- Death Your Way:Reflections of a Southern Undertaker
Steve Holland has been in the funeral business over four decades in northeast Mississippi. A Democrat, he has served thirty-two years in the Mississippi House of Representatives. He received undergraduate degrees from Northeast Mississippi Community College and Mississippi State University, and he earned a master’s degree in Southern studies from The University of Mississippi. The interview took place on July 10, 2015, at Barnard Observatory on The University of Mississippi campus in Oxford.
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Let’s start with some basic information. How did you become a funeral director? Has it been a family business?
No not at all. As a matter of fact, I must have been a sophomore, maybe a junior in high school when they give you these little occupation tests, I guess you could call it. I had grown up on a huge farm in the Appalachian hills in Robert E. Lee County in northeast Mississippi. We farmed in four counties. And Dad wanted all six of his boys to be farmers, and by the time I was a junior in high school, I had had enough of that crap.
And I knew I wanted to be something else. I thought I wanted to be a doctor, but low and behold, I took one of these tests and it said I would be a wonderful undertaker, Southern undertaker. And it freaked me out.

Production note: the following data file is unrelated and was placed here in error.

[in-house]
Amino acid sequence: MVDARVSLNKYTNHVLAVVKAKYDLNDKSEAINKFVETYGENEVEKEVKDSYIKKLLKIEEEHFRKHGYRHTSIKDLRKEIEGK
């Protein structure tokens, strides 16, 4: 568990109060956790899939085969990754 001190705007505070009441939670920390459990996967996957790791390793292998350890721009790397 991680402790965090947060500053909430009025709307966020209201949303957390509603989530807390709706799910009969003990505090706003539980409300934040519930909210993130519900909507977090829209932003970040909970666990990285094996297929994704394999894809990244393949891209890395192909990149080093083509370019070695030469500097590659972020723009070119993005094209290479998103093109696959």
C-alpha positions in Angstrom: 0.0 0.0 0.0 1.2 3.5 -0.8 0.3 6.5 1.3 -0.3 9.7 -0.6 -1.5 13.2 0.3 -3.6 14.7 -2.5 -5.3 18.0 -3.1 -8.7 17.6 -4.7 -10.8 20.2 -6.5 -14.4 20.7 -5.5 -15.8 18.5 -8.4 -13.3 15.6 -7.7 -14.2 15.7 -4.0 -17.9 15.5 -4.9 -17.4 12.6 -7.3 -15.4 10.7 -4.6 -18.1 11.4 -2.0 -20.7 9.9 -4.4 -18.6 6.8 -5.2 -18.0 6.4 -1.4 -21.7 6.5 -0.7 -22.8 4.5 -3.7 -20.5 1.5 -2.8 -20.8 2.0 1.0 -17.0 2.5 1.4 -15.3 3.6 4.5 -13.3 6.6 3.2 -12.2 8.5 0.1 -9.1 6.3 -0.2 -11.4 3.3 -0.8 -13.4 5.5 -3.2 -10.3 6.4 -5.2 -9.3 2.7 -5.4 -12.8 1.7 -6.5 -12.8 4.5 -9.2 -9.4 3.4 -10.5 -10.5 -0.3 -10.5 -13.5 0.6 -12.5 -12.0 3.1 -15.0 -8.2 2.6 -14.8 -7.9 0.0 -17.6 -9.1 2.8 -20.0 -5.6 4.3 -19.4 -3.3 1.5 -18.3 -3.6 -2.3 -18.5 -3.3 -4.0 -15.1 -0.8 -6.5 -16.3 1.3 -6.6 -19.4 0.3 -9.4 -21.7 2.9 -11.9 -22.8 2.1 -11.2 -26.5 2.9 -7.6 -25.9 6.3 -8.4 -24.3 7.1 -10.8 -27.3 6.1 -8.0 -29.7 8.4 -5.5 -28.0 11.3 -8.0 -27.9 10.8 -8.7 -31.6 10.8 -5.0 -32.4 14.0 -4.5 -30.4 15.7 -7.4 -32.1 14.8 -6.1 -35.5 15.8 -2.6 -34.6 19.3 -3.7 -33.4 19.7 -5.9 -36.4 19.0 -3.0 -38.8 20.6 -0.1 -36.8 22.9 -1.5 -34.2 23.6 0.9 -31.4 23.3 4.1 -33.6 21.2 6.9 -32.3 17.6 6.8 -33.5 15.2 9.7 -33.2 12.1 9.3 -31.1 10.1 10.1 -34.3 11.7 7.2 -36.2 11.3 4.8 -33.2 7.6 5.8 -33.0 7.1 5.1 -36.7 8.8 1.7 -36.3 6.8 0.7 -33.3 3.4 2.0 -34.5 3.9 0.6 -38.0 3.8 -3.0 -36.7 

So that’s not exactly how I got into it. I didn’t inherit the funeral home. Dad was a real chancy sort of fellow and had a fellow to loan him enough money to buy an 800-acre farm. And by the time he retired at age sixty-five, about twenty-two years ago, that farm was 12,000 acres and we raised Black Angus cattle, corn, cotton, soybeans, and wheat on that farm. He had really made a lot of money, unbeknownst to me early on in life. So by the time I was in high school, Dad was pretty wealthy.
He had purchased an interest in a stock-held funeral home, a start-up held funeral home, in 1966. When I got out of high school in 1973, I had already revolted, quite frankly, and sort of left home during high school because I got pissed off at him because he didn’t let me participate in some of the extra-curricular activities that I thought I should to make me a well-rounded high school kid, because he’d rather me be hauling hay or slopping the hogs or plowing soybeans or picking cotton. So he realized that he wasn’t going to win that battle, and he had purchased about twenty percent of the stock in this particular funeral home but had never laid foot in it. It was a mere investment on his part. McGrath-Rasberry Funeral Home. Red Rasberry had been the chancery clerk of Lee County for about twenty-four years and Tom McGrath was the undertaker, a man out of Jackson, Tennessee, originally who had come down and worked for one of the old funeral homes there that had wanted to go out of business. So the old Spain Funeral Home became the McGrath-Rasberry Funeral Home and the owners went to the west side of Tupelo and built (at that time in the 1960s) a very modern funeral home.
Dad walks in and says, “If you don’t want to work on the farm anymore I’ve got a job for you at the funeral home.”
And I said, “The hell you say. I’ve never even seen a dead body. I don’t think I want to work at the funeral home, and I’m just going to do something else.” I’d been working at a hardware store in Nettleton, a building supply and hardware store. So I went from that and went to start to work on the fourteenth day of May 1973, at that funeral home. [End Page 243]
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